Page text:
Improving Performance and Cooperation in Multi-Agent Systems

Created by W.Langdon from gp-bibliography.bib Revision:1.3973

@InCollection{Soule:2007:GPTP,
  author =       "Terence Soule and Robert B. Heckendorn",
  title =        "Improving Performance and Cooperation in Multi-Agent
                 Systems",
  booktitle =    "Genetic Programming Theory and Practice {V}",
  year =         "2007",
  editor =       "Rick L. Riolo and Terence Soule and Bill Worzel",
  series =       "Genetic and Evolutionary Computation",
  chapter =      "13",
  pages =        "223--240",
  address =      "Ann Arbor",
  month =        "17-19" # may,
  publisher =    "Springer",
  keywords =     "genetic algorithms, genetic programming",
  isbn13 =       "978-0-387-76308-8",
  DOI =          "doi:10.1007/978-0-387-76308-8_13",
  size =         "17 pages",
  abstract =     "Research has shown that evolutionary algorithms are a
                 promising approach for training agents in heterogeneous
                 multi-agent systems. However, research in evolving
                 teams (or ensembles) has proven that common
                 evolutionary approaches have subtle, but significant,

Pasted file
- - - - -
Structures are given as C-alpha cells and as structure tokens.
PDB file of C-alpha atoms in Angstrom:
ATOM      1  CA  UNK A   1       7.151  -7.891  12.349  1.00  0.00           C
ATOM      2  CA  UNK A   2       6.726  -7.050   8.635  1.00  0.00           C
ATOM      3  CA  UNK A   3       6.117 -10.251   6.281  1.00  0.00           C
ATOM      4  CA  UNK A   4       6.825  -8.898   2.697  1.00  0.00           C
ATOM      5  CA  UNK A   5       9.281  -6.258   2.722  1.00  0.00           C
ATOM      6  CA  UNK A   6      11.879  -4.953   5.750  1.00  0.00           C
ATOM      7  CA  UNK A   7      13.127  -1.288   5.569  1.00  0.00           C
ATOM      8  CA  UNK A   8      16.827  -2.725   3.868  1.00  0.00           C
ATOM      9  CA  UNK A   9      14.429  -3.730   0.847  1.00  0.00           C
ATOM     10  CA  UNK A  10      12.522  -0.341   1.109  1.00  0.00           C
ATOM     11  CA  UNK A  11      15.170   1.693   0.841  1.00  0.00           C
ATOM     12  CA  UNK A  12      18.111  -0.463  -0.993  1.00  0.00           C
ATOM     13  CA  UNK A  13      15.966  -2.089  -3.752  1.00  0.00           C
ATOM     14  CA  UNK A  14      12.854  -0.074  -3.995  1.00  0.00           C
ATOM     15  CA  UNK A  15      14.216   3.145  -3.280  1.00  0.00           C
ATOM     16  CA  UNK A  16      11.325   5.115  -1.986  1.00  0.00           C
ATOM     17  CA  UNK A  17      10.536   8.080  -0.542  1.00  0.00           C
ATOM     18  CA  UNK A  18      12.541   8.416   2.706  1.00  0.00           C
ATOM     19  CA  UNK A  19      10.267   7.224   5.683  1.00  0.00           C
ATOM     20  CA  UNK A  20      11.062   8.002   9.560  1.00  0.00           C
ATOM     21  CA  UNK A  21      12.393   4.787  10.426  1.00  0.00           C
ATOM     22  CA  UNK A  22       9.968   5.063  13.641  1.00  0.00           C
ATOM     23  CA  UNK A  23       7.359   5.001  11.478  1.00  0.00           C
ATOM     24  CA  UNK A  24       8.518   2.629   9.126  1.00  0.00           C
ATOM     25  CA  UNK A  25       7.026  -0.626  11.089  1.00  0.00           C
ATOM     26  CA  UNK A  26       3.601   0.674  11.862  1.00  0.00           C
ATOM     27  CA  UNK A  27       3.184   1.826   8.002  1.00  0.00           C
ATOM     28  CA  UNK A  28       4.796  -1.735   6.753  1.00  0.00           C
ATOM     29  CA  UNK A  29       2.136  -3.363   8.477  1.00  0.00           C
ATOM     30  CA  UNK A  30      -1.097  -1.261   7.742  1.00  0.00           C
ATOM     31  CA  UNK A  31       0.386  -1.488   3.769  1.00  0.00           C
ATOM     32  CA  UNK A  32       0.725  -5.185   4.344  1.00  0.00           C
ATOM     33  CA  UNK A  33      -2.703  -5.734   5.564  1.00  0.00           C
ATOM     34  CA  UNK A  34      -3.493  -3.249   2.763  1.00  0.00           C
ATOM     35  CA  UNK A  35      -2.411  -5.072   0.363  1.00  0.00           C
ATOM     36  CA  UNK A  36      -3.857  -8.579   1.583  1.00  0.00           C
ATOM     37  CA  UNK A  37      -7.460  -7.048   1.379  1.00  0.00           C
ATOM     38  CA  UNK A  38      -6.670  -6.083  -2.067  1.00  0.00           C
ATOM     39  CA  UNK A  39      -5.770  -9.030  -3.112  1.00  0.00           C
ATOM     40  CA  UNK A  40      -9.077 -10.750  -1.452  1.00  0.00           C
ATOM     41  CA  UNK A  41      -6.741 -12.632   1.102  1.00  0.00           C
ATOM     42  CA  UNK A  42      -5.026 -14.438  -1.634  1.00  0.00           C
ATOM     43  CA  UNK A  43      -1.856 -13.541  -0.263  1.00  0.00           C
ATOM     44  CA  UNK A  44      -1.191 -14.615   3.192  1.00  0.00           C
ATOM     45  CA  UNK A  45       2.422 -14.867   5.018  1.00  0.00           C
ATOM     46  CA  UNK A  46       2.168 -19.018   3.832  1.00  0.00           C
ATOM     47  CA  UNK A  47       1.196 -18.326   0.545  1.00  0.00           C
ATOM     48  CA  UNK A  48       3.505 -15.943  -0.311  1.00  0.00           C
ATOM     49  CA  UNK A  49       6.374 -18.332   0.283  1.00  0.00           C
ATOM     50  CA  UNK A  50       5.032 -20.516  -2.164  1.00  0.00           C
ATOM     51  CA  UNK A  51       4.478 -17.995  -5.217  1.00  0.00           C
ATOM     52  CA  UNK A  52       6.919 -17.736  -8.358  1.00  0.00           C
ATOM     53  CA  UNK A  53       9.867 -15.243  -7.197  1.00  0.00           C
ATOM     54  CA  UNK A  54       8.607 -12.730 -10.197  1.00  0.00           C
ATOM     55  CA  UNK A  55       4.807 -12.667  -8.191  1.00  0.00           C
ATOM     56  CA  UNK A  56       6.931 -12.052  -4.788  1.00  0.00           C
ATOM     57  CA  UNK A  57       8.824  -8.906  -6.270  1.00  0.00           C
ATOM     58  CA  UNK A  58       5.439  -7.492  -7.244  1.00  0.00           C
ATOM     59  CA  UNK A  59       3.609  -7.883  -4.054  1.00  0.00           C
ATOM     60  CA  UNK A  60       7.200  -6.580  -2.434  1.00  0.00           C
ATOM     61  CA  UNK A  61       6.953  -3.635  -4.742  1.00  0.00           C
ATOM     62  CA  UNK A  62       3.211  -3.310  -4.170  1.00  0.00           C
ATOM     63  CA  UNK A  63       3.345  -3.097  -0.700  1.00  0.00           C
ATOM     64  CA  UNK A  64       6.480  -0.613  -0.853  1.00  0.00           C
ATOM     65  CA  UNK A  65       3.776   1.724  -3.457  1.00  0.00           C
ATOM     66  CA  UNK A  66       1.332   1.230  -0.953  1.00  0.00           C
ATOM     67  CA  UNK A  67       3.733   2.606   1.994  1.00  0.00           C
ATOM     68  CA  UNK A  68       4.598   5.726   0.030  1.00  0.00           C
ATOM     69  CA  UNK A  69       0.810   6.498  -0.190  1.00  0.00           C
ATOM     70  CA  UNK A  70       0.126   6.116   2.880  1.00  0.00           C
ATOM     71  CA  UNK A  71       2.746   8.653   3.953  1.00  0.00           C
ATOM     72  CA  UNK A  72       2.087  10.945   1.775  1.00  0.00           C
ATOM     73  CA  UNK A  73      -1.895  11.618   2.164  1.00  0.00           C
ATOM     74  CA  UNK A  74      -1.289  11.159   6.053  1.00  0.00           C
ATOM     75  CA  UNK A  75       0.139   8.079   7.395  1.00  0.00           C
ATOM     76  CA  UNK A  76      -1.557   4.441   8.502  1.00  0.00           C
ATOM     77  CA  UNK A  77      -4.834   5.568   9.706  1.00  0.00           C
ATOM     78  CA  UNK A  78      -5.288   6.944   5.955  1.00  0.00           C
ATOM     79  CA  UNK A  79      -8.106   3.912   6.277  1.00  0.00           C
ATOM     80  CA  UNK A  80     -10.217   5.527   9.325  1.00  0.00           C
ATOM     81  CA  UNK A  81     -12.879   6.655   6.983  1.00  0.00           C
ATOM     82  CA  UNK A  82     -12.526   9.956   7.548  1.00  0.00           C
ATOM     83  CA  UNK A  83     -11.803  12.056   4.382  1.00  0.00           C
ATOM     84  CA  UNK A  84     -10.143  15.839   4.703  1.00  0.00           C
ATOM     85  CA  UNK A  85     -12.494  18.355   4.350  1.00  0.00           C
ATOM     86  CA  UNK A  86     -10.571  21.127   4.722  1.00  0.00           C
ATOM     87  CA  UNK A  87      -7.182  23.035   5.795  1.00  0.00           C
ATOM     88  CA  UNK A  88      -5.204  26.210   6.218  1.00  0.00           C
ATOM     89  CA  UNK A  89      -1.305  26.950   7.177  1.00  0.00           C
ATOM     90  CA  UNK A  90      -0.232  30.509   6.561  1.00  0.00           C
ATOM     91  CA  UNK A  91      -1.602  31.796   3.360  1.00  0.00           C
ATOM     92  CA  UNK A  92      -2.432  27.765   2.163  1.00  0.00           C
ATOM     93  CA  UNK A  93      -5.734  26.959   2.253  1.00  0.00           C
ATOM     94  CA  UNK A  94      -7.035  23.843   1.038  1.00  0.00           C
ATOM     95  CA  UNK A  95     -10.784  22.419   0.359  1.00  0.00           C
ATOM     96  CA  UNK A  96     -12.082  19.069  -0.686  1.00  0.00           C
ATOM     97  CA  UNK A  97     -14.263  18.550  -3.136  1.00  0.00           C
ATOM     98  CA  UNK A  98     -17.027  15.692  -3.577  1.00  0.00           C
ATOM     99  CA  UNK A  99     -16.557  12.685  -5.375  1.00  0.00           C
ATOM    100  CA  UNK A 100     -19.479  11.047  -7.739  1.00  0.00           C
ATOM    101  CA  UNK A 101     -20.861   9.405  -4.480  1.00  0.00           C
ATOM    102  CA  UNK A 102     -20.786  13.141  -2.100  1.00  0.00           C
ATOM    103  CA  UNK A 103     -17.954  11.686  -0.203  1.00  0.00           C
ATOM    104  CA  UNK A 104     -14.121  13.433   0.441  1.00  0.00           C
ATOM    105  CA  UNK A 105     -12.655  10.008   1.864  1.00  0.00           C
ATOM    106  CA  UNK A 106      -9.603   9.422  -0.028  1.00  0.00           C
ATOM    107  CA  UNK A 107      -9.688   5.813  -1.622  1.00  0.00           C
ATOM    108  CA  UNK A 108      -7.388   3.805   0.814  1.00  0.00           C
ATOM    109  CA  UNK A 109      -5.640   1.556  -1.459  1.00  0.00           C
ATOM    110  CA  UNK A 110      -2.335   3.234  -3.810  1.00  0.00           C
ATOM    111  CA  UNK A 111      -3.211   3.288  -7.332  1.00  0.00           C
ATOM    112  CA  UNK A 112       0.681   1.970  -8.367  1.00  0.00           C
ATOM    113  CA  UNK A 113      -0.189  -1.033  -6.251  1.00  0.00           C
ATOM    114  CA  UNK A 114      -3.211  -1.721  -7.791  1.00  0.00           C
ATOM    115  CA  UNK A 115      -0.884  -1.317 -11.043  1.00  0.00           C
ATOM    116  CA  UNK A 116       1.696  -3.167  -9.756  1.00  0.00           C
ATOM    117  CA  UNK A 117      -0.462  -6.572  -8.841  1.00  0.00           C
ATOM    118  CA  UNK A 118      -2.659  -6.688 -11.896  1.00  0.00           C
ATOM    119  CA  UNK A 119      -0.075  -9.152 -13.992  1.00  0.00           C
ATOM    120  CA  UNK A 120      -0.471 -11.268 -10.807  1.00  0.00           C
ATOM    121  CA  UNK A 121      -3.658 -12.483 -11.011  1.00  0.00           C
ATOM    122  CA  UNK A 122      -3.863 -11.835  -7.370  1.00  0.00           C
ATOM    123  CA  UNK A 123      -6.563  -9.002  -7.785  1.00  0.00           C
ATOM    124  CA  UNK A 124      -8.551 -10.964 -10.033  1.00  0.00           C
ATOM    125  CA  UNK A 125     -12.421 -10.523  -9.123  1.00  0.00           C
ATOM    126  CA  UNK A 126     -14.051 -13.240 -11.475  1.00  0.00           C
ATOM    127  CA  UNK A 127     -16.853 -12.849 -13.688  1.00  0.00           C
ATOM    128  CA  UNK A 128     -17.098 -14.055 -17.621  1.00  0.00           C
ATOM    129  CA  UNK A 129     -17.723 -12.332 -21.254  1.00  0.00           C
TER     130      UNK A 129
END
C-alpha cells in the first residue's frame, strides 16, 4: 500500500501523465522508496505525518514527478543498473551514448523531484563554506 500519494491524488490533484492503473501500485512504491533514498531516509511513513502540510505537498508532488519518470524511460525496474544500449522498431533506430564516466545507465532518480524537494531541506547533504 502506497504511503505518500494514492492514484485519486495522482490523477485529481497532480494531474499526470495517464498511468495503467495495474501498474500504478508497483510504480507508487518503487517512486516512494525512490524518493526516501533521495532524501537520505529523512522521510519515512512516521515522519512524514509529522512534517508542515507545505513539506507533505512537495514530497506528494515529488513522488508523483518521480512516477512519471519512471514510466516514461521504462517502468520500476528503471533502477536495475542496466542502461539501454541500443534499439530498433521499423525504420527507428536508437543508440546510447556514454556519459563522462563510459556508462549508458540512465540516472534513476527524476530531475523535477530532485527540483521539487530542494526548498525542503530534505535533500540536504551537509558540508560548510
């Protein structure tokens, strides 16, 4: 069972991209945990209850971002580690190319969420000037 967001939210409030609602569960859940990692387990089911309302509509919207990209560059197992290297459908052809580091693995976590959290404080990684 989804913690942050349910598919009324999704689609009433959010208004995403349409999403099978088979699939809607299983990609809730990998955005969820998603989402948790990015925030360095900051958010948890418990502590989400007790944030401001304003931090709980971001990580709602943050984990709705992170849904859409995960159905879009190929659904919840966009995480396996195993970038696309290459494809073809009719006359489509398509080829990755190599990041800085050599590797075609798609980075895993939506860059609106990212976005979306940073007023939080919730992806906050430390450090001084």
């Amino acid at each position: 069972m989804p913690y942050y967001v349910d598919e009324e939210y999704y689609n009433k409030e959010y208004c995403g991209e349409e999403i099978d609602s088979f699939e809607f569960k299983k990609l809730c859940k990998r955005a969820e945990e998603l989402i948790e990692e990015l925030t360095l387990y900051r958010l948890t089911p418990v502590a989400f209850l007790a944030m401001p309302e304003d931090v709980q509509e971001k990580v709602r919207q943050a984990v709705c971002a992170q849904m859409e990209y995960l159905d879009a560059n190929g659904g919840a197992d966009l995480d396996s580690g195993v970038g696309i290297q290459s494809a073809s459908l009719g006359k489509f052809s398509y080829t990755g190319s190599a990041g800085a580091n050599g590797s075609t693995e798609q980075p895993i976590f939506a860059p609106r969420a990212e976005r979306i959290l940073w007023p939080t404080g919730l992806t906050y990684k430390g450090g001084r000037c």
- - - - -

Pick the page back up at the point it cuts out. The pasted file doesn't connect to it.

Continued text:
weaknesses when it comes to balancing member
                 performance and member cooperation. In addition, there
                 are potentially significant scaling problems in
                 applying evolutionary techniques to very large
                 multi-agent systems. It is impractical to train each
                 member of a large system individually, but purely
                 homogeneous teams are inadequate. Previously we
                 proposed Orthogonal Evolution of Teams (OET) as a novel
                 approach to evolving teams that overcomes the
                 weaknesses with balancing member performance and member
                 cooperation. In this paper we test two basic
                 evolutionary techniques and OET on the problem of
                 evolving multi-agent systems, specifically a landscape
                 exploration problem with heterogeneous agents, and
                 examine the ability of the algorithms to evolve teams
                 that are scalable in the number of team members. Our
                 results confirm that the more traditional evolutionary
                 approaches suffer the same weakness with multi-agent
                 systems as they do with teams and that OET does
                 compensate for these weaknesses. In addition, the three
                 algorithms show distinctly different scaling behaviour,
                 with OET scaling significantly better than the two more
                 traditional approaches.",
  notes =        "part of \cite{Riolo:2007:GPTP} published 2008",
}

Genetic Programming entries for Terence Soule Robert B Heckendorn

Citations